German Chancellor Angela Merkel began her two-day trip to China Thursday -- her eighth visit to the Asian country -- with an aim to expand trade relations with the world’s second-largest economy. Bilateral trade between China and Germany stood at 154 billion euros ($168 billion) in 2014, making the latter China’s largest trading partner in the European Union.
The visit comes on the heels of a highly publicized visit to the U.K. by Chinese President Xi Jinping last week, when deals worth $62 billion were signed.
The key issues during the German chancellor’s visit are likely to be Chinese government’s handling of the economic slowdown and ensuring the continuation of close trade ties.
“It’s about confidence-building,” Anton Boerner, head of the BGA export-industry association, told Bloomberg. “The most important thing would be for Merkel to press them on how big the problems in China really are and to find out if the Chinese will get a grip on them.”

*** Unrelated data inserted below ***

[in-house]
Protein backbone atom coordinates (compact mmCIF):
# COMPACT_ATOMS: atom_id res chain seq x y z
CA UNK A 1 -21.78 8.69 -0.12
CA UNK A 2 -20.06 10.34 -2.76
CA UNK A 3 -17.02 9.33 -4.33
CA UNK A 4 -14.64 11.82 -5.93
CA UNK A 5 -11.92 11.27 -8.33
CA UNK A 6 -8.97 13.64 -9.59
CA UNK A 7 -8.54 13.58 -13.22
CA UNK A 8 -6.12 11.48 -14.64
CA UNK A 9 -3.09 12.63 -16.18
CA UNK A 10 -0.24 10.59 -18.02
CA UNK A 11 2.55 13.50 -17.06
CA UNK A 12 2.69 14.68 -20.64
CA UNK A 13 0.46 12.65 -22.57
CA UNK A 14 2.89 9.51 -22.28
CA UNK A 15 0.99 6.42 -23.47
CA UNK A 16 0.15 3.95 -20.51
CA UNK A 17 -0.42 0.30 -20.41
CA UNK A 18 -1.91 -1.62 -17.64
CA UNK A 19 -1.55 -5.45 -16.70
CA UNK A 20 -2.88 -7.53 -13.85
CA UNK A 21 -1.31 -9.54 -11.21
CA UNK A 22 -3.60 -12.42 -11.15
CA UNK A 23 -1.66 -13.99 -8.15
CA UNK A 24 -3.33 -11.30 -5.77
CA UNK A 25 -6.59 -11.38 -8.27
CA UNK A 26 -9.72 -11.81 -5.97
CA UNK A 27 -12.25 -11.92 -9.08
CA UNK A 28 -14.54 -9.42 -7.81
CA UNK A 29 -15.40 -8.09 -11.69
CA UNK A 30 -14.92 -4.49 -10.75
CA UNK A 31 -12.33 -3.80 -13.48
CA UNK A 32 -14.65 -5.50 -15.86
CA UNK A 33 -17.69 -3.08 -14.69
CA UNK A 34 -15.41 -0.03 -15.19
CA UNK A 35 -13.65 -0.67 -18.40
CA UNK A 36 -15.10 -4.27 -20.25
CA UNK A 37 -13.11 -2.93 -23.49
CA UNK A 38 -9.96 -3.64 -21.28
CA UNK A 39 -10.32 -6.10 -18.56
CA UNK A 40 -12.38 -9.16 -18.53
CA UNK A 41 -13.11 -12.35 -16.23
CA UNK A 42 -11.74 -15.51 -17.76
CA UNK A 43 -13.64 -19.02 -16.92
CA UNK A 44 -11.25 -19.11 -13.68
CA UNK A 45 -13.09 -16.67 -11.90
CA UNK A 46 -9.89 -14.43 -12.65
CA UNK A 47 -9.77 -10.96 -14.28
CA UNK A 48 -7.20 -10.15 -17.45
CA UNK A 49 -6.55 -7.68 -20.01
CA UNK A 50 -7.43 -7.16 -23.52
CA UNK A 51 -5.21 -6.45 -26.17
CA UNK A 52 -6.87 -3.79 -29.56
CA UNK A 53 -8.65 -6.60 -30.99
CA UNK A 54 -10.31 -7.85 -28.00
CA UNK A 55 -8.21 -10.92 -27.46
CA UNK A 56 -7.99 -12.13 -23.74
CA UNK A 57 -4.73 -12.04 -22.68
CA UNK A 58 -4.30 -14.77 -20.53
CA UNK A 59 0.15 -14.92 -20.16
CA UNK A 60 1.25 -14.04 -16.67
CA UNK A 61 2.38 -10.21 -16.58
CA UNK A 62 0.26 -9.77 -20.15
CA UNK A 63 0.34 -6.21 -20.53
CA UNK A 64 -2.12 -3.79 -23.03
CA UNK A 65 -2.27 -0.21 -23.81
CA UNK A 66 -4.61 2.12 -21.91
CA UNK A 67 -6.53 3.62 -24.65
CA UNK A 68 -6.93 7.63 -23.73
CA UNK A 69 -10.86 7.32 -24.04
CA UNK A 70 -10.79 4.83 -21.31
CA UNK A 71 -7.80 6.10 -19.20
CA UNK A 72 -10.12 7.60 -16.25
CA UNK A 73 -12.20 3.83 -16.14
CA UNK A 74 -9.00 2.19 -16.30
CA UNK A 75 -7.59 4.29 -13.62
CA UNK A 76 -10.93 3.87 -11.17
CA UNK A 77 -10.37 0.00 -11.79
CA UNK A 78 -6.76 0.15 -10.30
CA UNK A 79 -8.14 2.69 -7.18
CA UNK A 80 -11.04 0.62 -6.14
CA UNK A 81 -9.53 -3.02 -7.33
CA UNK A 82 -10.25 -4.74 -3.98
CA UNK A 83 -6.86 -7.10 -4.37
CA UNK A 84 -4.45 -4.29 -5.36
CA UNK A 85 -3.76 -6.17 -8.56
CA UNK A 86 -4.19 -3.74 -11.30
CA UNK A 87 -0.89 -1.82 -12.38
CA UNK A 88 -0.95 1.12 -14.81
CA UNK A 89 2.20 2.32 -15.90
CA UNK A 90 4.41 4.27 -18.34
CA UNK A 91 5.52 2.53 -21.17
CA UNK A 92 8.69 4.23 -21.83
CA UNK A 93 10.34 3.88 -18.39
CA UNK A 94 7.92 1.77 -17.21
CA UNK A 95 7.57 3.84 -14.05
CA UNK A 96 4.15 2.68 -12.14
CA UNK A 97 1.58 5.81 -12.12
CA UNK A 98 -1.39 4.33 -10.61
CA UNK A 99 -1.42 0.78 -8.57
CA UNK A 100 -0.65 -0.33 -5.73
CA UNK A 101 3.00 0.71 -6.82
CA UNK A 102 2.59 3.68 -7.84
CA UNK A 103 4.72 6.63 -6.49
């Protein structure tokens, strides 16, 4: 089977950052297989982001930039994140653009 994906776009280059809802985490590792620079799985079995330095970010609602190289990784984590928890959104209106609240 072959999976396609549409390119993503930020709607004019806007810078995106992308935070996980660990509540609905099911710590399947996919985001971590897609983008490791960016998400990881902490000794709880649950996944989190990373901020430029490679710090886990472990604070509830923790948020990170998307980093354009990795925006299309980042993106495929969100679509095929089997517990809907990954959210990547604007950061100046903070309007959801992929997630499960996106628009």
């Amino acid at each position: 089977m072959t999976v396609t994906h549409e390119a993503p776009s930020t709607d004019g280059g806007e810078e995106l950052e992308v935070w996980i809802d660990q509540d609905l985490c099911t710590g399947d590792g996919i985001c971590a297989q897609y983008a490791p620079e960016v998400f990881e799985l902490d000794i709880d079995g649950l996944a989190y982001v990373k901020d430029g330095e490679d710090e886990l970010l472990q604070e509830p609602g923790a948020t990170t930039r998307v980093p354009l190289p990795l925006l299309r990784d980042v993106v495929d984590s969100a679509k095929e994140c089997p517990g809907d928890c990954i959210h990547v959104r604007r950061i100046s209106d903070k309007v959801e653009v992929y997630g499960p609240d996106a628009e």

German foreign direct investment in China amounts to 48 billion euros ($53.04 billion) and 5,000 German businesses operate there. The effect of a drop in Chinese demand is already being felt in the European nation. For instance, the German engineering sector saw exports to China shrink by 4.9 percent in the first half of 2015, while the trade volume between the two countries fell 11.8 percent.
“The weaknesses of Germany's 'special relationship' with China are becoming increasingly apparent,” Hans Kundnani from the German Marshall Fund, told Reuters. “I think there is a growing perception among German business people that they are too exposed to China.”
German carmakers account for a third of the country’s exports to China. It is, therefore, no surprise that Merkel is being accompanied to China by the CEO of the scandal-hit automaker Volkswagen AG. The visit provides an opportunity for her to tell Chinese leaders that the diesel-emission scandal -- which is believed to have affected 11 million cars worldwide -- doesn’t reflect on German manufacturers as a whole and that German companies are committed to play by the rules.
“Eighty-nine percent of German companies operating in China from the automotive sector and 58 percent from the mechanical engineering sector have scaled down their expectations,” Eric Schweitzer, president of the German Chamber of Commerce, said Monday. “This is not a result of the exhaust gas scandal, but due to the politically planned remodeling of the Chinese economy.”
In addition to the Volkswagen CEO Matthias Mueller, nearly 20 other business leaders, representing the machinery, auto, electrical and telecommunications sectors, are accompanying the German chancellor.